This month’s issue of O, The Oprah Magazine had a small section on creativity. One of the suggested activities was to pull out a photo and write the “real” caption. What had happened right before, or right after, the photo was taken.
A picture may be worth 1,000 words, but you don’t always know what words it is trying to tell you.
Two years ago, when I was pregnant, I wanted a Frosty. Going out to get ice cream always bugged me when I was pregnant. We went to Dairy Queen a lot, solely because there was a Dairy Queen in town, and once we returned to Juneau, we’d never get the chance again. And, I could eat anything I wanted, so I might as well indulge in the things I wouldn’t normally eat. But I hated it, especially when the temperature was -10, because I looked like the big old fat pregnant woman craving an ice cream, when really I was the big fat woman pregnant with triplets who needed to eat 2,000 more calories to grow her gluttonous babies, and an Oreo cheesecake blizzard seemed the way to do it.
But this one day, we were out, and close to Wendy’s, and I said, “Let’s go get a Frosty.”
So we went, and since it was around 4 David got a hamburger and fries and called it dinner. Sitting there, he suddenly held up his Frosty and said, “Take a picture for my Facebook page.” Which was shocking because he rarely went on Facebook, and was somewhat squeamish about having his photo on there (he had forbidden me to upload any of his photos on to my page).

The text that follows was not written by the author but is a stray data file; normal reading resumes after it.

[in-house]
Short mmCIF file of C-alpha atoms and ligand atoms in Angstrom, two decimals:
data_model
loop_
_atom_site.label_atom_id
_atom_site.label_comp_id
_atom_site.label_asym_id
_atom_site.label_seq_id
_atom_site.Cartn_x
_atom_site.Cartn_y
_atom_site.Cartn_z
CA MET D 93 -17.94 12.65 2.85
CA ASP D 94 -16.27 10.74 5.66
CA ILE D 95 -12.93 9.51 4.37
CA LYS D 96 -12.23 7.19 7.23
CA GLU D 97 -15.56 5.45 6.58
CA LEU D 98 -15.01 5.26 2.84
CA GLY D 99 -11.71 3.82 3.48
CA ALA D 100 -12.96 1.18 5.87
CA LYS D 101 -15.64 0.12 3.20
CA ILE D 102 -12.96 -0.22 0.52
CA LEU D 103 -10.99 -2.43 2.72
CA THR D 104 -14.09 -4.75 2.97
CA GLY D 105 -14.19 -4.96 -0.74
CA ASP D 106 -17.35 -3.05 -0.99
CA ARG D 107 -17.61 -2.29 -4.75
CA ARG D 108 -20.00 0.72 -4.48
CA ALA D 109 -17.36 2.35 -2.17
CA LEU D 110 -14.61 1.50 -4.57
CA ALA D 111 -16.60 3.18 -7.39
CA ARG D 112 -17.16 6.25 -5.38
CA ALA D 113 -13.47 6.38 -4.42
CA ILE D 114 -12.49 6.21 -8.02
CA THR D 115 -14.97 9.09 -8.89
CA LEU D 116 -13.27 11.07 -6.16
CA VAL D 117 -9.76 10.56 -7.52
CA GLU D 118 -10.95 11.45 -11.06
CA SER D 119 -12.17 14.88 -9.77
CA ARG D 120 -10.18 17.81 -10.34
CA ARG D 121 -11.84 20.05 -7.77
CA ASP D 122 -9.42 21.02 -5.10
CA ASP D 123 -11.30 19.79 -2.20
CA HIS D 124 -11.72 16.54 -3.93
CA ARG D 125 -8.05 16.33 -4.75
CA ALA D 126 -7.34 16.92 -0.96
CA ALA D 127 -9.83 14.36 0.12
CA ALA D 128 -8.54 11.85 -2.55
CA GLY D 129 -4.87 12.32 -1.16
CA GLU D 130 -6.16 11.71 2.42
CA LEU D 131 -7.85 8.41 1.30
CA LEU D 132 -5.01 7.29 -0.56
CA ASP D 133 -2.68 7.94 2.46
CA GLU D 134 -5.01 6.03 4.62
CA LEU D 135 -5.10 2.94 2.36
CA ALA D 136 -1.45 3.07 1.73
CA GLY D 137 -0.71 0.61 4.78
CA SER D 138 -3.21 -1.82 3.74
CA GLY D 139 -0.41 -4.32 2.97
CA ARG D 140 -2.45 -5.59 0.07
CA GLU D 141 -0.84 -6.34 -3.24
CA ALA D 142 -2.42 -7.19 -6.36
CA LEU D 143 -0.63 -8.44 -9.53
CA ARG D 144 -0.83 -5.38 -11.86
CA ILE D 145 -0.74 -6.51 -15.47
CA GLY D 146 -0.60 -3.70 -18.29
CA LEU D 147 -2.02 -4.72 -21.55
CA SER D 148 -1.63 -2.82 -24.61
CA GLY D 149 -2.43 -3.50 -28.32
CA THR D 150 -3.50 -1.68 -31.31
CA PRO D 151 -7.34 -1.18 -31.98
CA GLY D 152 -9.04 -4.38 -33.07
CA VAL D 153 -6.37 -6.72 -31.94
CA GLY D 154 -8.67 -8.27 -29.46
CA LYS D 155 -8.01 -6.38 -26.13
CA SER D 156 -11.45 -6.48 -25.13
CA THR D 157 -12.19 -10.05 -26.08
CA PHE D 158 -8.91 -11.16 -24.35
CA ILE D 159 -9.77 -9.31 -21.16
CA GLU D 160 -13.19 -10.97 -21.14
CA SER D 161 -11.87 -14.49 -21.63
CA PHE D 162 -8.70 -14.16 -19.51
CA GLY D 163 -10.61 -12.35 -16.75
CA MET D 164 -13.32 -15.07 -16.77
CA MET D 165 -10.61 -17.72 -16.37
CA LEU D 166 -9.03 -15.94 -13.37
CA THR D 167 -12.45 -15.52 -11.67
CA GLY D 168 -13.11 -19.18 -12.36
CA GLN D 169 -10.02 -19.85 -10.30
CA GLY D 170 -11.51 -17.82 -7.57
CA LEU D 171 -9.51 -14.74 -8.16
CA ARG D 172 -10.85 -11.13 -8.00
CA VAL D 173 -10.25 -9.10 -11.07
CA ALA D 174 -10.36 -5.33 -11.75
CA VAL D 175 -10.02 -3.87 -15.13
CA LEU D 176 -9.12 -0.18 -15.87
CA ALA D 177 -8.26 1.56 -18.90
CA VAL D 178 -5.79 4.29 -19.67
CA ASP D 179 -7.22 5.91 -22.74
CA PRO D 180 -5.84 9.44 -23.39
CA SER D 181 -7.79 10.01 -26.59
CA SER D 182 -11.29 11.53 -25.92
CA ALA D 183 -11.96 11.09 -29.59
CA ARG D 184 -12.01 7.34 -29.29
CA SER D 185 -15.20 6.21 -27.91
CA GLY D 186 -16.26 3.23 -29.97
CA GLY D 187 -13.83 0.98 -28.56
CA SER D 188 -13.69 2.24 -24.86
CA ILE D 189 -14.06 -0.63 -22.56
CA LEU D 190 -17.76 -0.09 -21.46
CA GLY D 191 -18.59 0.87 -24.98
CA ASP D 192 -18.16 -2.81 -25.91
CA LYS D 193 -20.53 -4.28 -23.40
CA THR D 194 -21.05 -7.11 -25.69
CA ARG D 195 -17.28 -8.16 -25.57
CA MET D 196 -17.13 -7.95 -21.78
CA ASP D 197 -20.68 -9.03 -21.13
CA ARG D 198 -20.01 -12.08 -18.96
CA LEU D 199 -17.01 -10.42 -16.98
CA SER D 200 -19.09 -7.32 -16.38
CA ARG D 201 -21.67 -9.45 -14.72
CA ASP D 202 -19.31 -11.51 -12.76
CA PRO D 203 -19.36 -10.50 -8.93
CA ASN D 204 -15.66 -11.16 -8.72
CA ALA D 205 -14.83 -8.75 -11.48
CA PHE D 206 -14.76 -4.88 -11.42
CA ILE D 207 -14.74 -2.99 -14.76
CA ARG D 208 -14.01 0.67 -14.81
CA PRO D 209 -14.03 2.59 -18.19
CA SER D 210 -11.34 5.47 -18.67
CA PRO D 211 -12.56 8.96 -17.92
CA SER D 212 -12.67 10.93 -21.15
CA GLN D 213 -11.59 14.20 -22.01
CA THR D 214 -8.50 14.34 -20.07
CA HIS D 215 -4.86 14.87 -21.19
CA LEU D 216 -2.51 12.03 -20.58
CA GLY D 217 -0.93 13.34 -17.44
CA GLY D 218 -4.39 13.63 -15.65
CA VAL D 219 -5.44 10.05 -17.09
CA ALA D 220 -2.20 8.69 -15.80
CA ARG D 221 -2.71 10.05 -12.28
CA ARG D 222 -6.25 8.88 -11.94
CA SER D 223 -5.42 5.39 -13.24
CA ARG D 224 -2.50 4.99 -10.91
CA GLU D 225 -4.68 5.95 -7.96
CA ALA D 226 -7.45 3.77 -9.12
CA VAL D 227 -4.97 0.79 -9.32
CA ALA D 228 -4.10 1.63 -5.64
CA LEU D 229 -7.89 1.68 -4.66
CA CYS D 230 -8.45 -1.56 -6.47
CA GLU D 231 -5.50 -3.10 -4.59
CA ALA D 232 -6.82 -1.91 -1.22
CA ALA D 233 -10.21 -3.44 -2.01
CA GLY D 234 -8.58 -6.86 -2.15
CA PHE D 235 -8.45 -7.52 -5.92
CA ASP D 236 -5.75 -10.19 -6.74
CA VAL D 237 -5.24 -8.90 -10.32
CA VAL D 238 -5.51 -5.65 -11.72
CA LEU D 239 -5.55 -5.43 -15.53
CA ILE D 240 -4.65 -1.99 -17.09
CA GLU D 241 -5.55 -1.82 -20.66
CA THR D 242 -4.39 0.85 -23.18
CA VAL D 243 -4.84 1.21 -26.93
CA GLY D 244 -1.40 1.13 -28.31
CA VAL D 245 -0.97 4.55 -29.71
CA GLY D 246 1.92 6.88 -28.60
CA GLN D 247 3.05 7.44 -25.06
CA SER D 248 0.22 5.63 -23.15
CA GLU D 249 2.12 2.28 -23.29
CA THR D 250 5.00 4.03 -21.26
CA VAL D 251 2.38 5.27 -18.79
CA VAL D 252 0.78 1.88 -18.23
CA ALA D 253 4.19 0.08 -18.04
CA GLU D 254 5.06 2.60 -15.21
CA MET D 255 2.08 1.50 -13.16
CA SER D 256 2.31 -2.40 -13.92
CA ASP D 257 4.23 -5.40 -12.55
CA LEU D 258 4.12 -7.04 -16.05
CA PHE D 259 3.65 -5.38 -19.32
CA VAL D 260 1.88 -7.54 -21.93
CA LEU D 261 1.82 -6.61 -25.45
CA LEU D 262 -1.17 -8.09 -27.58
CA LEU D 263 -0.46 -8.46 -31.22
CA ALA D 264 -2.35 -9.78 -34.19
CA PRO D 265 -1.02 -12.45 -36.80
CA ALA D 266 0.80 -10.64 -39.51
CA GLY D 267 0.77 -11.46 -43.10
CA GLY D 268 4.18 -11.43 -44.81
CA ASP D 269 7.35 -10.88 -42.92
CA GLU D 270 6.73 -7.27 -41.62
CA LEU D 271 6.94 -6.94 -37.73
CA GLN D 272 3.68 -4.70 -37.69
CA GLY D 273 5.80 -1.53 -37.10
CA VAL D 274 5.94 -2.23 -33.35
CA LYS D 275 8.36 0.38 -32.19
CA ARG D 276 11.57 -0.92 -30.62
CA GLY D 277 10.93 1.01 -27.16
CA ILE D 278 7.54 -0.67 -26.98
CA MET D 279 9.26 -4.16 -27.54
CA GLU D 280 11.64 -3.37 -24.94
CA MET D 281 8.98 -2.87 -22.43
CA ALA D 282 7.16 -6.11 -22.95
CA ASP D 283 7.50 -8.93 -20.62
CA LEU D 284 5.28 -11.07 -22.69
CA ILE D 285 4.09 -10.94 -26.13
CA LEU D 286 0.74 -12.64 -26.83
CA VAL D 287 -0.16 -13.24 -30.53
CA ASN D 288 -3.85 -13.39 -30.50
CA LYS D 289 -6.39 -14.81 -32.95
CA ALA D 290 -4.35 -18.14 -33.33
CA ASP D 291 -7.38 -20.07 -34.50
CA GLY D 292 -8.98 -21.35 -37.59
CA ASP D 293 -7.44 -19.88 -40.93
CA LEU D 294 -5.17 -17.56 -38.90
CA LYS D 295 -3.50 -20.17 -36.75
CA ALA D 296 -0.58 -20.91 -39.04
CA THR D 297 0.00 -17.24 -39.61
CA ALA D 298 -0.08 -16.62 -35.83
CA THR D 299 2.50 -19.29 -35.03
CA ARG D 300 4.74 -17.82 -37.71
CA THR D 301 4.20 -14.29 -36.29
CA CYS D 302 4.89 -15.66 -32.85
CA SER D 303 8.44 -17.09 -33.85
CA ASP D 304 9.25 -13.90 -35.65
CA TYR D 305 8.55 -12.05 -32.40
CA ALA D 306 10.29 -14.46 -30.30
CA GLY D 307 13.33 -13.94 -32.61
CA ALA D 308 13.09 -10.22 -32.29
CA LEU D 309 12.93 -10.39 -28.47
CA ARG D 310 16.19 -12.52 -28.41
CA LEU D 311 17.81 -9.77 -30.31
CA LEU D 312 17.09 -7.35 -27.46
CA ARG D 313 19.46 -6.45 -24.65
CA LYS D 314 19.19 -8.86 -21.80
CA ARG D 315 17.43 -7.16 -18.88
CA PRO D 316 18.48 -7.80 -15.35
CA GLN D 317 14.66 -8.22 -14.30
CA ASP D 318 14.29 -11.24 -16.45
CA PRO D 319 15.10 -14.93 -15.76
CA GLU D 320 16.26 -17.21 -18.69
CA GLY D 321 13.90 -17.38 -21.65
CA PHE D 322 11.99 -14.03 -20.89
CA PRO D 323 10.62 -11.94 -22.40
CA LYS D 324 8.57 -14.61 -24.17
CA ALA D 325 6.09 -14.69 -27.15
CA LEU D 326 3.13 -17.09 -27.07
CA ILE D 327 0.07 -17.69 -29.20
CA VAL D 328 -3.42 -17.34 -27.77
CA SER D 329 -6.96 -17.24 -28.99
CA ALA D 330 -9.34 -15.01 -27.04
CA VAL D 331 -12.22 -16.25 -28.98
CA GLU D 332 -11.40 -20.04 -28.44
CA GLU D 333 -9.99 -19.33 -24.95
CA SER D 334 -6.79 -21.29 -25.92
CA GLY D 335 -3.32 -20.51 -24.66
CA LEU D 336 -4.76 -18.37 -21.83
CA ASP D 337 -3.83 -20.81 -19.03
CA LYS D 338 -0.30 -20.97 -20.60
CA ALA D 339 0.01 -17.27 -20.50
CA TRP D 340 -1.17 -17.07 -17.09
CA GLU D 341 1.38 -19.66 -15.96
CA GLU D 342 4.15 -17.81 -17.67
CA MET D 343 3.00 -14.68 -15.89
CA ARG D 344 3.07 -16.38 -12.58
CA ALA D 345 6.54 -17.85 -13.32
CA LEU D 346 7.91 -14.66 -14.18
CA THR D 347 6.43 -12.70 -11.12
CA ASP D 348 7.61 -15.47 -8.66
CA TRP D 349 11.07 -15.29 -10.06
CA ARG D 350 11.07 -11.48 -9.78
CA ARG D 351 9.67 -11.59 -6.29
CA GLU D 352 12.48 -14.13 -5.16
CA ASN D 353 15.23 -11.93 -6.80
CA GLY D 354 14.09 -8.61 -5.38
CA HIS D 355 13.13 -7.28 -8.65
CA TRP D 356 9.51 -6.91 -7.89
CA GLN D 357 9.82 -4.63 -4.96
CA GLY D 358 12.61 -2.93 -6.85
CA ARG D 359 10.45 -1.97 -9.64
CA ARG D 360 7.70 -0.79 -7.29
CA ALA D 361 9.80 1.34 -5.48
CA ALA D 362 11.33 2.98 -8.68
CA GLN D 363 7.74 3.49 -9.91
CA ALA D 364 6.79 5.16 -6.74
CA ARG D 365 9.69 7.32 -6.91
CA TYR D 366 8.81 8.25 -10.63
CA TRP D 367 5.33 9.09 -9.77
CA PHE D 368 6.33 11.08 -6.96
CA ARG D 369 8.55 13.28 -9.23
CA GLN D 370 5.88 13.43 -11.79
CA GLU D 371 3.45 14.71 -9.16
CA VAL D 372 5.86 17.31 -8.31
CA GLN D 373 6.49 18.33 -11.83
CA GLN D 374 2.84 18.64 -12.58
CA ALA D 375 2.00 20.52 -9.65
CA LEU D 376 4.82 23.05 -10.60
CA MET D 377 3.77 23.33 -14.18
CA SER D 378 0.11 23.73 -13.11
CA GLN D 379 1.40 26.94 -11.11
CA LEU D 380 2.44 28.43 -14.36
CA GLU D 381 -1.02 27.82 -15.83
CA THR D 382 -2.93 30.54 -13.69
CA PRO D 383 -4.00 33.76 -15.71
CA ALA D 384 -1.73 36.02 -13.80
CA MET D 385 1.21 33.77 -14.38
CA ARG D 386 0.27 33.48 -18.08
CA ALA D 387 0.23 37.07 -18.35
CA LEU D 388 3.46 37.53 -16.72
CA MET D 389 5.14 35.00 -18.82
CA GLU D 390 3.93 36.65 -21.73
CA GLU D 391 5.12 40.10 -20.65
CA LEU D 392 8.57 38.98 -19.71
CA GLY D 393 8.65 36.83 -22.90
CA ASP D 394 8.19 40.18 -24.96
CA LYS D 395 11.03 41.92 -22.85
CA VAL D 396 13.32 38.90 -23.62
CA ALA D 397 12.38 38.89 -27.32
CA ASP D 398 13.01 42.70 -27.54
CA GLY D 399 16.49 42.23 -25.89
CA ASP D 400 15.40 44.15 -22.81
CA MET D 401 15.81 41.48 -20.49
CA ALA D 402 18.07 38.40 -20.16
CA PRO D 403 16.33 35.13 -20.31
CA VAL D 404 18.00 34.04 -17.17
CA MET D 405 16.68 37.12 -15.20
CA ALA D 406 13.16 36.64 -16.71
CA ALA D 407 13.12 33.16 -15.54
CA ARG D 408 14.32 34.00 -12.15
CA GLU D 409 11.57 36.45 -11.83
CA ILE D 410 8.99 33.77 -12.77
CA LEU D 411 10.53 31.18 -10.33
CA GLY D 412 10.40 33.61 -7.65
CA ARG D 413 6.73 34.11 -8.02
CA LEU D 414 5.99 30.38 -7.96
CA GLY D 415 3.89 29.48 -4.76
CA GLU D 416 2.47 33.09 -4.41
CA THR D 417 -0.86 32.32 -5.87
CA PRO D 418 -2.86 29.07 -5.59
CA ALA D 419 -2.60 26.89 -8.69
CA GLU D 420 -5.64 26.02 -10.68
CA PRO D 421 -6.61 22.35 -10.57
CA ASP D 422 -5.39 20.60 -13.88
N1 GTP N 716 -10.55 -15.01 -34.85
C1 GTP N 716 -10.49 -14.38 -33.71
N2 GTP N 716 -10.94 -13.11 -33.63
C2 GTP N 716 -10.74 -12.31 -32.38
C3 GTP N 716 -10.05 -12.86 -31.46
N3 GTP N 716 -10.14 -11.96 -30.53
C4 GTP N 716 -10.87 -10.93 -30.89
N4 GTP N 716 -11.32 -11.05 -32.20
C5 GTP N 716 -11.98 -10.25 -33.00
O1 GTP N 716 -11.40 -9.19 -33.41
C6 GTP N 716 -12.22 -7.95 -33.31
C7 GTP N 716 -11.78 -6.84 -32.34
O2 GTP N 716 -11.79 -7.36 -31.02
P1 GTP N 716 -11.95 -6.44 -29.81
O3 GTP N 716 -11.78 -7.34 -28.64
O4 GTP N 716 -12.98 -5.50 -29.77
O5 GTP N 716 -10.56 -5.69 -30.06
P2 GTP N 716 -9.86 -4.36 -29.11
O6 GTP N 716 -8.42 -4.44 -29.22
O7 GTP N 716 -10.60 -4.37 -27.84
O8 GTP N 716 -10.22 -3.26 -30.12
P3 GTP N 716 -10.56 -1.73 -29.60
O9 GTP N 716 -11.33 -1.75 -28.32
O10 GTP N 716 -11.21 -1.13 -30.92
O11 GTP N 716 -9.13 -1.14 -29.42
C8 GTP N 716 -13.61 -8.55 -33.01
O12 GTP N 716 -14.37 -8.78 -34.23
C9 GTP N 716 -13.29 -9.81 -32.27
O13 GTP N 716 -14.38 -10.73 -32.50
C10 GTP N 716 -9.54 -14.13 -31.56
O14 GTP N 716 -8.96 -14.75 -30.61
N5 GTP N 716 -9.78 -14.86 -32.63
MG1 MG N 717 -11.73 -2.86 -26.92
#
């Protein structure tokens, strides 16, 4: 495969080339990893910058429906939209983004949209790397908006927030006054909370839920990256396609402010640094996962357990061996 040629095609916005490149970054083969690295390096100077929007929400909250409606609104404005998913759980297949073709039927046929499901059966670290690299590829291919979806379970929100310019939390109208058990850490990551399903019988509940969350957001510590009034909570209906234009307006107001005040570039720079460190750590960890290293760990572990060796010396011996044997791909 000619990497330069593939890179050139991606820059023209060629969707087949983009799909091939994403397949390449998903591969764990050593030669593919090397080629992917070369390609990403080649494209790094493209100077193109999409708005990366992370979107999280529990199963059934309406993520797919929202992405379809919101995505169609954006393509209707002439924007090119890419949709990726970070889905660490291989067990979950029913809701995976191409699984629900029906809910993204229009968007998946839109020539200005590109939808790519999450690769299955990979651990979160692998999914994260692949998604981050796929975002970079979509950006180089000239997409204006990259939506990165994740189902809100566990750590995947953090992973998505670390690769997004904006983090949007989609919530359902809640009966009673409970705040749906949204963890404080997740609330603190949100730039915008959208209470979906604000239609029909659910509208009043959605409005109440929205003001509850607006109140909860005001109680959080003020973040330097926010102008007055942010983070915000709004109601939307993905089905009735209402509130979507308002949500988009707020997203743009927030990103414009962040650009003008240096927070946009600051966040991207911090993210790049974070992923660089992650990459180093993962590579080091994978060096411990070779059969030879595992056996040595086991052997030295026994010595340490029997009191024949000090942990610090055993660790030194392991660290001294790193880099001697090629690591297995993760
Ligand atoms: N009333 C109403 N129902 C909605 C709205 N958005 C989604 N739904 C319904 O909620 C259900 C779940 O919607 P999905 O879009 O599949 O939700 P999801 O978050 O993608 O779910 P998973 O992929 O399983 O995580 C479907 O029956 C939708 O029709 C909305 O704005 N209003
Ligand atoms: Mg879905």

But he wanted me to take his photo, and I obliged, because at the moment his photo was my pregnant belly, which I thought was kind of creepy.
So I pulled out my Blackberry and snapped this:
Looking at it, you’d think it was just a guy being stupid in Wendy’s, thinking a photo of him and his Frosty would make a good profile picture.
What the photo doesn’t tell you, is that it was taken on February 15, 2009. Less than 16 hours later, we’d find out that our daughter was dead.
Less than 24 hours after that, our surviving daughters would be born, 10 weeks premature, and be whisked off to the NICU, where’d they stay for the next 6 and 8 weeks.
I saved this photo on my Blackberry until my very last day of work. The day before service was cut off, I e-mailed it to myself, where it’s sat on our computer for the past year. It is a stupid, semi-blurry photo of my husband holding a chocolate Frosty – a Frosty that I don’t even think he was able to finish, and that I couldn’t even finish because, at exactly 30 weeks pregnant, I was the size of somebody four weeks past due, and my stomach could barely hold its own Frosty, let alone David’s half-eaten one.
But I’ve saved this photo, unable to delete it, because David’s eyes show no trace of the pain we were about to experience the next morning, no knowledge that the pain and loss we had been bracing for during the past 15 weeks was about to become real, and at least 1,000 times worse than we had ever imagined it could be. His smile shows no evidence of the grief that we would be trying to navigate over the next few months, years – our whole lives, I am guessing – or how we would struggle to balance that grief against the joy of our living children, and against the trials of raising two children, one who would eventually be diagnosed with cerebral palsy and who, two days shy of her 2nd birthday, would be able to sit up without our help only if surrounded by two Boppy pillows and a Pillow Pet.
That’s the story that photo is trying to tell.
But if you drown out its words, all you see is a silly photo of my husband holding a Frosty. And I’ve kept it – and likely will keep it – because I like to look at it and remember what it was like to be so unaware of what was to come, and wish that we still so stupid.